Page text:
He added that he was confident the United States could recharge its vaccine response even as some states and localities have said they are running out of available doses.
“I think we’re going to be there reasonably soon,” he said.
Biden proposed a $1.9 trillion COVID-19 package last week that would enhance jobless benefits and provide direct cash payments to households to alleviate the financial pain from coronavirus.
Late on Wednesday, the Department of Education moved to extend the pause of student loan payments and said it would keep the interest rate at 0% to help ease financial burdens amid the pandemic.
Some of Biden’s early initiatives could get bogged down in Congress, where the U.S. Senate is considering how to proceed with the impeachment trial of Trump. The Democratic-controlled House impeached Trump last week for inciting an insurrection in the deadly rampage at the Capitol.
Pelosi has yet to send the article of impeachment to the Senate. According to Senate rules, the Republican former president’s trial would start the day after the charge is sent over.
Biden has urged lawmakers not to let Trump’s trial interfere with his legislative priorities and confirming his Cabinet.
OLYMPIA — In a sign of mounting frustration over Washington’s COVID-19 restrictions, more than 1,500 people urged state lawmakers to support a bill that would speed the reopening of businesses and put legislators, not Gov. Jay Inslee, in charge of the process.
Of the 1,637 people who signed up for a hearing Wednesday on Senate Bill 5114, all but 89 registered support for the measure.
Backers say that lopsided result reflects rising impatience with Inslee’s reopening strategy, Healthy Washington-Roadmap to Recovery, which critics say is unjustified by public-health data and is moving too slowly to save many restaurants, gyms and other closed or partially closed businesses.
Several business owners spoke of having to shut down or partly shut down multiple times in response to changing state regulations.
Blair McHaney, president of the Washington Fitness Alliance and owner of two Wenatchee-area gyms, said that since the start of 2020, his clubs “have operated at 11 weeks of full capacity, 37 weeks at zero, five weeks at 25% and now 10 days at 10%. We had nine months of no revenue, and yet our expenses don’t stop.”
SB 5114 is being championed by the Wenatchee Valley Chamber of Commerce, which sent out a “call to action” email burst Wednesday morning with information and instruction on how to register support of the bill.
Wednesday’s hearing turnout “should be sending a message that people want to find the [reopening] path that saves the businesses and protects public health,” said state Sen. Mark Mullet, D-Issaquah, a co-sponsor of the bill, after the hearing. Business owners are “being harmed and they don’t know what to do about it,” added Senate Minority Leader John Braun, R-Centralia, another co-sponsor.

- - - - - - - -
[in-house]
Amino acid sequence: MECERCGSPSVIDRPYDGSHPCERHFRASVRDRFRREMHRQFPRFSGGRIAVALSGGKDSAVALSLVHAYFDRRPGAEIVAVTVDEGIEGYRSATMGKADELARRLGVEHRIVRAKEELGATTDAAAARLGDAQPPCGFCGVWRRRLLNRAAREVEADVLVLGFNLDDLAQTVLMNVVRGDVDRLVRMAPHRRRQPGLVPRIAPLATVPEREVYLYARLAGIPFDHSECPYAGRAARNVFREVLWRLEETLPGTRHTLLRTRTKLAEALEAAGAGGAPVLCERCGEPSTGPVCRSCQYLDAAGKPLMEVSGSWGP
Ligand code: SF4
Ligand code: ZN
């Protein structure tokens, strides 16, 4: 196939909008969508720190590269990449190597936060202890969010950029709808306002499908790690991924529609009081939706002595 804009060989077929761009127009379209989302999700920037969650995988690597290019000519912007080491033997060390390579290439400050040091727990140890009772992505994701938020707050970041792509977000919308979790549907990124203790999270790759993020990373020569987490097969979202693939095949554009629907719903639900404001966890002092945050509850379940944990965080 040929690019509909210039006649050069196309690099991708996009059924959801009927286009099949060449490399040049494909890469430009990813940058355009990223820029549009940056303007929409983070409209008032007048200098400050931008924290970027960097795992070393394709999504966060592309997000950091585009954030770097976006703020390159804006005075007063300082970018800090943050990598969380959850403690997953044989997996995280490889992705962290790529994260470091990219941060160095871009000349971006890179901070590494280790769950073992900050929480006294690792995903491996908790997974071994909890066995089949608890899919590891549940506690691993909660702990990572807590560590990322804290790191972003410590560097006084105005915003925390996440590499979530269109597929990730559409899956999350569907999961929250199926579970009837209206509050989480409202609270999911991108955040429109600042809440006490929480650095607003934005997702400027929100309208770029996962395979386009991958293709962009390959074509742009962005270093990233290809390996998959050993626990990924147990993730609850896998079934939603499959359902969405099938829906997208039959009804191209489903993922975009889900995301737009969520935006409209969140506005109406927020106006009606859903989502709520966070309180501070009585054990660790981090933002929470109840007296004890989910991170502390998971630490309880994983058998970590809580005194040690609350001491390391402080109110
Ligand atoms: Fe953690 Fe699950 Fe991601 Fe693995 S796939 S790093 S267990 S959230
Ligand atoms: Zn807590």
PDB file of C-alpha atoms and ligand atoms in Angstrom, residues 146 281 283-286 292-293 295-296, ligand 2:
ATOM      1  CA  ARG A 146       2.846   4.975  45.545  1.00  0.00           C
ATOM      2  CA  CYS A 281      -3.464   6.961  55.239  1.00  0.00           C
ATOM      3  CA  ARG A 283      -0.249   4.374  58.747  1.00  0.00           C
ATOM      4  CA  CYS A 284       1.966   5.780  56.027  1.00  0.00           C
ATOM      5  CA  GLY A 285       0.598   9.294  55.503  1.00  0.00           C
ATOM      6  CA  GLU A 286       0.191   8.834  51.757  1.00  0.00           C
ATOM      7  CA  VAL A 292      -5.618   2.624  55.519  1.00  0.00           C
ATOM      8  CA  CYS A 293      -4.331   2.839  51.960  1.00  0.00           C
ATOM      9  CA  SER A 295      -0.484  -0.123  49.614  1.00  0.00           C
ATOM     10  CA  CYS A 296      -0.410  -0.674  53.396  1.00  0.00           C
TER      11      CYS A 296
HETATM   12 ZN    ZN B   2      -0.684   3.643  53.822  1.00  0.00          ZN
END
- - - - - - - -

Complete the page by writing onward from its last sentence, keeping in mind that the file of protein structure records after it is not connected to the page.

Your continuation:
But other lawmakers downplayed the show of support for the measure, which they said had been partly orchestrated by industry groups. Opponents also said the bill ignored the risks of rising coronavirus infections. “Frankly, I line up the groups that like to follow the scientists more than just a wave of emotion,” said state Sen. Sam Hunt, D-Olympia, chair of the State Government & Elections Committee that held Wednesday’s hearing.
SB 5114, which is co-sponsored by 14 Republicans and two Democrats, is one of a handful of bills to push back on Inslee’s authority over the state’s COVID-19 response, much of which has been implemented via emergency proclamation.
Under SB 5114, the state would immediately move into the less restrictive Phase 2 of the governor’s plan; for example, that would allow restaurants, which now face a ban on indoor dining, to operate at 25% of indoor capacity.
The bill would also shift authority for the state’s reopening strategy to the Legislature, which would “regularly review the best available public-health data to determine” whether counties should move to more or less restrictive phases, according to a Senate bill report.
A spokesman for Inslee said in an emailed statement that “the governor’s appropriate use of his emergency authority has saved lives.”
Spokesperson Mike Faulk added that “Debates over this kind of legislation need to take into account all the potential unintended consequences that could come with complicating the state’s ability to respond appropriately to protect lives.”
Not all of those who signed up to speak Wednesday intended to offer testimony during the hourlong hearing, and only a small fraction were able to speak. But even the limited testimony showed some of the breadth of public sentiment on the issue.
Speakers ranged from nurses and public-health officials, who largely opposed the bill, to industry lobbyists and small business owners, who argued in the bill’s favor.
“The shutdown has been costing us over $120,000 a month,” said Dannielle Knutson, owner of three Olympia restaurants. “Every day we are not open, we are continuing to pile on more and more debt in our businesses, as well as my personal life.”
Opponents of the bill, though heavily outnumbered by supporters, also made their case forcefully.
“With ... hospitalizations rising, we do not believe the state is ready to move forward,” warned Lacy Fehrenbach, deputy secretary for COVID response at the state Department of Health. SB 5114 “goes too fast without any health data to support” reopening at that rate.
Prospects for SB 5114 remain uncertain. Hunt acknowledged the challenges small businesses face under the restrictions, but said the Senate bill and a companion measure in the House lacked sufficient support from lawmakers and are “certainly crossways with what the [Inslee] administration is doing.” Both the state House and Senate have Democratic majorities.
But Braun and Mullet, a pro-business Democrat, said SB 5114’s main goal is to pressure Inslee to compromise on his reopening plan. Braun and Mullet said the hearing’s heavy turnout could also put pressure on Democrat lawmakers to potentially break with Inslee and push for a compromise to reopen businesses faster.
Many Democrats are “trying to have it both ways — they don’t want to split with the governor, but they want to help the restaurants” and other businesses, Braun said. “This kind of forces them to make their decision: Are they going to just blindly follow the governor. Are they gonna look for a way to safely open restaurants.”
World staff writer Nevonne McDaniels contributed to this report.